Use technology to deliver a custom-ized digital experience with a morepredictable cost structure.
Companiesmust adopt more exible and scalabletechnology platorms capable o creating a tailored experience or consumers over both online andmobile channels, and they must doit with a more predictable cost struc-ture over time.
Establish revenue models based onthe success o relationship building.
 The ability to engage consumerswith relevant and customized expe-riences becomes, then, the basis or monetization. Instead o ocusing oninputs such as numbers o banner ads or page views, companies—especially media and entertainmentcompanies—will be able to ocus onrelationship-based outcomes: a knownquantity o consumers whose interestsare well understood. Digital chan-nels that can deliver consumers withestablished interests can charge hand-somely or that capability.In short, engagement, relevance andcustomization lead to longer-termrelationships. And those relationshipsare the key to digital monetization. At the heart o digital technologiesis the potential or delivering unique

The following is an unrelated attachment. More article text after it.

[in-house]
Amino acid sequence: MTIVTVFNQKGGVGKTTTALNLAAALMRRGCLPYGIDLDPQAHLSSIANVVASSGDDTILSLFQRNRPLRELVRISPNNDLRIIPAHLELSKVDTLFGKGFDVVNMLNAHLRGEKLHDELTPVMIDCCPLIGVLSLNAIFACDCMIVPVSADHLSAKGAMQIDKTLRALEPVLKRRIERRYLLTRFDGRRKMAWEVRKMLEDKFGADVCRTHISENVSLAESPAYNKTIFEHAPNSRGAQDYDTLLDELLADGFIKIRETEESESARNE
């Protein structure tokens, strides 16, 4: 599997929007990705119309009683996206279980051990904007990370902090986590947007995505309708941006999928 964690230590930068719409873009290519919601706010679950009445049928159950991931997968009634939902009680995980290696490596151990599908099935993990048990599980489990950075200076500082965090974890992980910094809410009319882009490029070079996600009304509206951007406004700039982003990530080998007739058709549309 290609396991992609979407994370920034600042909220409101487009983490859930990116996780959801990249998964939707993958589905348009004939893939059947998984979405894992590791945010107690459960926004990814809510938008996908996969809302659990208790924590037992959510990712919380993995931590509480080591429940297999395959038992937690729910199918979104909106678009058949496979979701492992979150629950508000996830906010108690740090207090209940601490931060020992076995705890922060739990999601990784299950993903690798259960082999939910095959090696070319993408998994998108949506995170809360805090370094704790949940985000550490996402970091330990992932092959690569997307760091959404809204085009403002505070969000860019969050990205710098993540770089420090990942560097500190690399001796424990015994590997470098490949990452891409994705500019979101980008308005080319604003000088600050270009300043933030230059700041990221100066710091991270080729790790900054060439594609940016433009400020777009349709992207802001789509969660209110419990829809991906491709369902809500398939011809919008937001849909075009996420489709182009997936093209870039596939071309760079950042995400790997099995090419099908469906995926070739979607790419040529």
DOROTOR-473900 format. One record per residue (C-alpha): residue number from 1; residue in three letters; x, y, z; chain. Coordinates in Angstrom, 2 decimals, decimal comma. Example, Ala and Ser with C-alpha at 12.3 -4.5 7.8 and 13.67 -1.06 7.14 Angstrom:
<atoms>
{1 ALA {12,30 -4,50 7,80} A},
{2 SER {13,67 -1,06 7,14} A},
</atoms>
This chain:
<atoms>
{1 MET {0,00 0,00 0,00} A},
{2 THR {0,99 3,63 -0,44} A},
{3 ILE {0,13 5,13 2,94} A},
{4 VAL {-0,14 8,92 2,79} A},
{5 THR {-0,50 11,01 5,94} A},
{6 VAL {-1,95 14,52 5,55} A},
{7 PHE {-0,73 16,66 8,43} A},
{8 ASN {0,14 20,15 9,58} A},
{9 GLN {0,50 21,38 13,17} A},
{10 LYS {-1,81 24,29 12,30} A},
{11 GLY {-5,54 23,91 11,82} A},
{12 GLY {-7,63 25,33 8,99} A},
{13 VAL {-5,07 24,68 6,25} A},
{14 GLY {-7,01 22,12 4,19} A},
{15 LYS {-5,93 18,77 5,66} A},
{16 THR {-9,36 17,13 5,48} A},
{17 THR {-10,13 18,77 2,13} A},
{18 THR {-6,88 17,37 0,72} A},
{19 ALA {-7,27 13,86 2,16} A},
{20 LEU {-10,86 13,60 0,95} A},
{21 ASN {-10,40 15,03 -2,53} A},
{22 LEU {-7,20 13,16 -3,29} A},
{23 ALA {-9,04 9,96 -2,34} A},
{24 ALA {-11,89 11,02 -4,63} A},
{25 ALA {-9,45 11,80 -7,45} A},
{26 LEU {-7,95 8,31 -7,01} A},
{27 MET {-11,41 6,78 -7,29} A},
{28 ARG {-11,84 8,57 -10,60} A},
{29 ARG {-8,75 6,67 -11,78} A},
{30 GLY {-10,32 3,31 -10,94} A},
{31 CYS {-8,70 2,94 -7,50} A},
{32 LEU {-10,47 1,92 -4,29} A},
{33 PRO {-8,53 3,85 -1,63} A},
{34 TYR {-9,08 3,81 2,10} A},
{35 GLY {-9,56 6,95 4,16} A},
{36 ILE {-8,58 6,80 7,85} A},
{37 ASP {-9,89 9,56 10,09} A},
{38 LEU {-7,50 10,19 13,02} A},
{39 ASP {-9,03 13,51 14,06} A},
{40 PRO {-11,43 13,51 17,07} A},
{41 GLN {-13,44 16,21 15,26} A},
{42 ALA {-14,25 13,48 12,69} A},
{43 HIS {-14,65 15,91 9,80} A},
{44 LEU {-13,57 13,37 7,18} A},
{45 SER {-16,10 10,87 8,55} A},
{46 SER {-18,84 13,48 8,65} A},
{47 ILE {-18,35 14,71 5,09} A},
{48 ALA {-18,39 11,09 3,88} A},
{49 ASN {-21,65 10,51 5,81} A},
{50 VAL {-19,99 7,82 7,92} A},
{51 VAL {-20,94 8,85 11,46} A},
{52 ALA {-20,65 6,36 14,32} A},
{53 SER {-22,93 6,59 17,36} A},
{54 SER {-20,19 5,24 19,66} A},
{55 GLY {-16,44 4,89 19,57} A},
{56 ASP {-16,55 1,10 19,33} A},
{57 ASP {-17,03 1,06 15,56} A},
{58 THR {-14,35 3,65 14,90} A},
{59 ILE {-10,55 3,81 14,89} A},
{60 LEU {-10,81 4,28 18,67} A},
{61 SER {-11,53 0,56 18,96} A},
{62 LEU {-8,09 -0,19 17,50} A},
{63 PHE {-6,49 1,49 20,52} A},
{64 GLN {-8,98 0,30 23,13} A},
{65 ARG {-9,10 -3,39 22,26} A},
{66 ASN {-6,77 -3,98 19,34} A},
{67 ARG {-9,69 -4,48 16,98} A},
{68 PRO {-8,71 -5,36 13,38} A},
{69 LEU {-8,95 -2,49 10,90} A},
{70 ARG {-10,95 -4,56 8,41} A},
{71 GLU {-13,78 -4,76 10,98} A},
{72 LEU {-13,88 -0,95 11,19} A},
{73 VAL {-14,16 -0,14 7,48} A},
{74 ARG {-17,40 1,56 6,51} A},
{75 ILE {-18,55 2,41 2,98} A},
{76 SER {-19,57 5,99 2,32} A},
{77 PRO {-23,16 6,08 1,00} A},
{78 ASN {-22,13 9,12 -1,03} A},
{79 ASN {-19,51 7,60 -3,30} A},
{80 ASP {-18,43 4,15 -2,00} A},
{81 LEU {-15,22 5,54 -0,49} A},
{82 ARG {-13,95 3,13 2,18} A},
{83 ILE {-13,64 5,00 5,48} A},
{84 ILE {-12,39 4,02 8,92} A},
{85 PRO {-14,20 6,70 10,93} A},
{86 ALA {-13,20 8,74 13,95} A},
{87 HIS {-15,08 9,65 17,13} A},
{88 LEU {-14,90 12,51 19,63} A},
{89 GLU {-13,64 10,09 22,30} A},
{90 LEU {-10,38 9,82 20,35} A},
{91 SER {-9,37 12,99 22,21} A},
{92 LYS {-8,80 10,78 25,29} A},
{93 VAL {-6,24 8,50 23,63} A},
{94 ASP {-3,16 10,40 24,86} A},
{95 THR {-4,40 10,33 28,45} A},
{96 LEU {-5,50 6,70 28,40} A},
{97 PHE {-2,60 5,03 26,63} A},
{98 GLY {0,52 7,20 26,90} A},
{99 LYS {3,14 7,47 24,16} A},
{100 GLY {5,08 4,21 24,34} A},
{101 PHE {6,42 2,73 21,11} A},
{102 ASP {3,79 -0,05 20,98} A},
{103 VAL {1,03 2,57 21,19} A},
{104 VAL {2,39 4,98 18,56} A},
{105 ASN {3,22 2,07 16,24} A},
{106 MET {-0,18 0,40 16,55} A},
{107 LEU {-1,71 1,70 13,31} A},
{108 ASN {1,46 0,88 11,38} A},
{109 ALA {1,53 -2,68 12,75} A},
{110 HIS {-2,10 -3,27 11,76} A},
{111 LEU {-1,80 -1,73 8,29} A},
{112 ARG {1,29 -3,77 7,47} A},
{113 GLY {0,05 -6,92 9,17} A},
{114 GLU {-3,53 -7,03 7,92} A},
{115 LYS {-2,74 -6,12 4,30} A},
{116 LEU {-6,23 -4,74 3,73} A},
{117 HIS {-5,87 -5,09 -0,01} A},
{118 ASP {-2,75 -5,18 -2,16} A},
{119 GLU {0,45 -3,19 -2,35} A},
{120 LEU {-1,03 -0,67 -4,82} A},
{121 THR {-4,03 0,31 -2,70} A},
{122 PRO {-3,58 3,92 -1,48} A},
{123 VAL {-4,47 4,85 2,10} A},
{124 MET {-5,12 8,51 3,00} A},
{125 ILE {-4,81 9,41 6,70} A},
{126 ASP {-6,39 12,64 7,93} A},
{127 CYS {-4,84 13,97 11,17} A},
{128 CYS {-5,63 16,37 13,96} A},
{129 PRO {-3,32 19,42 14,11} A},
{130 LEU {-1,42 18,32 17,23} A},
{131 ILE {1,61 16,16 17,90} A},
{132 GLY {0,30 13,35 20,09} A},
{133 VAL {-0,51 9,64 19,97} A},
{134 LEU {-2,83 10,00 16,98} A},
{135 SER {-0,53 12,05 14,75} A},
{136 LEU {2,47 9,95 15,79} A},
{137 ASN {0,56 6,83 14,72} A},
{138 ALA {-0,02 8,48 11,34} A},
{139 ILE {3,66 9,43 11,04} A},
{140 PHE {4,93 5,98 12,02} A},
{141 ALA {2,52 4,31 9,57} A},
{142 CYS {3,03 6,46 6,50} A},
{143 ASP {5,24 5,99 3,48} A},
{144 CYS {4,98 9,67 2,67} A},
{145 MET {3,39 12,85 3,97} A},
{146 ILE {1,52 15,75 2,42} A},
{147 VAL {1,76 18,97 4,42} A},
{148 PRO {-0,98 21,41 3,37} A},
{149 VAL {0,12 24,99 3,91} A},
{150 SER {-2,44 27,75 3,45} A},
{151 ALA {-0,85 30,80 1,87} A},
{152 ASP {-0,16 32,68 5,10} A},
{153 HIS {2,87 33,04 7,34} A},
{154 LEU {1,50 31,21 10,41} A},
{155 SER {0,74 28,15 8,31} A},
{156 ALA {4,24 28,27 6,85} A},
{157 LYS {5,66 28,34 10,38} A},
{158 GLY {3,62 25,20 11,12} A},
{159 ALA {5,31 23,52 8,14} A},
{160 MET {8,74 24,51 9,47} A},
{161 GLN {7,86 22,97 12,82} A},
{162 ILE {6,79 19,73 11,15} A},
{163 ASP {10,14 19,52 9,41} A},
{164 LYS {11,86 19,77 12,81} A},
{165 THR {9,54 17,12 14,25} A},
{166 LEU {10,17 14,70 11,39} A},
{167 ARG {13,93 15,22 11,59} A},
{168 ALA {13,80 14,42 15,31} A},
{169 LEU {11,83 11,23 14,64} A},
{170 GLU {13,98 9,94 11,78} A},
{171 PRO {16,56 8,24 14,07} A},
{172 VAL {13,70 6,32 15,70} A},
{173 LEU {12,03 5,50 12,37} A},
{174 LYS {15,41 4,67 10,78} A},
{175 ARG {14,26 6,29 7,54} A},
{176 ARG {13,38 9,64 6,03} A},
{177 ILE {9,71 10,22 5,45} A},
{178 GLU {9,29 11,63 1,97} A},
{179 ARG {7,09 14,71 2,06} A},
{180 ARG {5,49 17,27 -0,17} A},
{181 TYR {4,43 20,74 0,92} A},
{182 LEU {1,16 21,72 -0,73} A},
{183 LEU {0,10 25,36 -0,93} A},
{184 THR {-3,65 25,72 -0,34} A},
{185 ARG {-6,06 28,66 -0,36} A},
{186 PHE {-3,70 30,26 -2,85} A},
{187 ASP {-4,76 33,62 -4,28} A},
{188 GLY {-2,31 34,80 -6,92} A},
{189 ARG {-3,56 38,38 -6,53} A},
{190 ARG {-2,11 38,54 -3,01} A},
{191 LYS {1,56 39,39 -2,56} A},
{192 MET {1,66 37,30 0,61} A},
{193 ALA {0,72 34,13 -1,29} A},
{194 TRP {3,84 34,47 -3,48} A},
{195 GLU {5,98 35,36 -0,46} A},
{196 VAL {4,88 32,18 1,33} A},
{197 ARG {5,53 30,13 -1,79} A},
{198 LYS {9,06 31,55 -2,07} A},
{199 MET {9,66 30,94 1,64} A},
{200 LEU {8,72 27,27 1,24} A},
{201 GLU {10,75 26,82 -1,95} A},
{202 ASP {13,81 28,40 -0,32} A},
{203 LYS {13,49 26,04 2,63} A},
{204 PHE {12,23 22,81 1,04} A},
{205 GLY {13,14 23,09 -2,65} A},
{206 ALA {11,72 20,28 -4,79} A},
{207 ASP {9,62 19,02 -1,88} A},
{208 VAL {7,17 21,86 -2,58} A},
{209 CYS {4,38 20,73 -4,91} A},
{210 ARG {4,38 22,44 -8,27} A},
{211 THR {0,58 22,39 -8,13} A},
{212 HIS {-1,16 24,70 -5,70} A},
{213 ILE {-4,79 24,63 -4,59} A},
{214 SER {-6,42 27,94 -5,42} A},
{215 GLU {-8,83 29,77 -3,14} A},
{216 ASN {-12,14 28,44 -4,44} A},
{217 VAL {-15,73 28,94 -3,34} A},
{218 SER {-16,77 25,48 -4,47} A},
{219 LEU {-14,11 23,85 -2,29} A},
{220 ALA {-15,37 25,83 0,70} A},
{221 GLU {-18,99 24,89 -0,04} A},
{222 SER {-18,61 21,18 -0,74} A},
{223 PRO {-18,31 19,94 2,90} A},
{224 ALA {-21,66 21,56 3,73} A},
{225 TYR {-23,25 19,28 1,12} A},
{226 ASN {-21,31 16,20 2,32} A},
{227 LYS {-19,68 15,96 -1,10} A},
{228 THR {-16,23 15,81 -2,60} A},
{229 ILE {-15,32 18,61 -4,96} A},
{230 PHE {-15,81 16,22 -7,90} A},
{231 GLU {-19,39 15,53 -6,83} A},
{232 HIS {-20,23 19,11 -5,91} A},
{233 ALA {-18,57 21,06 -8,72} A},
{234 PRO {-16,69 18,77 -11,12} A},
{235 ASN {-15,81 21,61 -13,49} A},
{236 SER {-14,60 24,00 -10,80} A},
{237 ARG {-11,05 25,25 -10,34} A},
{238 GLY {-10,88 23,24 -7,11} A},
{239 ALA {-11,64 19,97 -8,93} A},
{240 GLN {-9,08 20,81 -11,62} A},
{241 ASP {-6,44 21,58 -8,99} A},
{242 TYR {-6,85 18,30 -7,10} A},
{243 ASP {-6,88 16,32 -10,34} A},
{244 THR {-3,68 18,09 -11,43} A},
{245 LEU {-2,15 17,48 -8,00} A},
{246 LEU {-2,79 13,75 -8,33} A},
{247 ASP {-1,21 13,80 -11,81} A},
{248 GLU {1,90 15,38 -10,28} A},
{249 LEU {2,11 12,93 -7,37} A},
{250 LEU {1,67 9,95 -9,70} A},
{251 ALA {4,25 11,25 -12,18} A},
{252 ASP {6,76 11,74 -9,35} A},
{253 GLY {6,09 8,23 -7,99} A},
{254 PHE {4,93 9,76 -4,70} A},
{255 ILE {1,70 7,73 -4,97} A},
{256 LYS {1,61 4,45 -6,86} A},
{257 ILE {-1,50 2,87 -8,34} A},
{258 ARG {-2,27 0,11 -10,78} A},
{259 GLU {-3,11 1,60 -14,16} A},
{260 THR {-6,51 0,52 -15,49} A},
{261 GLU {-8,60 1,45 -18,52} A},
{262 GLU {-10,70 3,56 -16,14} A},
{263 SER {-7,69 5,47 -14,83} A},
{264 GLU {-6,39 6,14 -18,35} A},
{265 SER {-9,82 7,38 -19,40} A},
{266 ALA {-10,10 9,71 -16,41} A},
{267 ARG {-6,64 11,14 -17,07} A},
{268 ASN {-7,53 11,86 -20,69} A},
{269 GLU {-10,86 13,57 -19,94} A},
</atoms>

Outlook 2010
Number 1
generating potential o digital.I you can’t crat a relevant andcompelling experience, peoplewon’t come back. I they don’t comeback, you can’t learn enough aboutthem to eectively monetize therelationship. You are then orced toremain in the world o digital smallchange—trying to make money onsessions, site visits and page views.The problem is exacerbated by theact that most companies are runningtheir websites and marketing initia-tives on older systems with inexiblearchitectures and incompatible tech-nologies. These legacy systems makeit difcult i not impossible or brandmanagers to execute agile digitalmarketing programs that deliver richand compelling experiences in a cost-eective, robust and secure manner.
Engage and infuence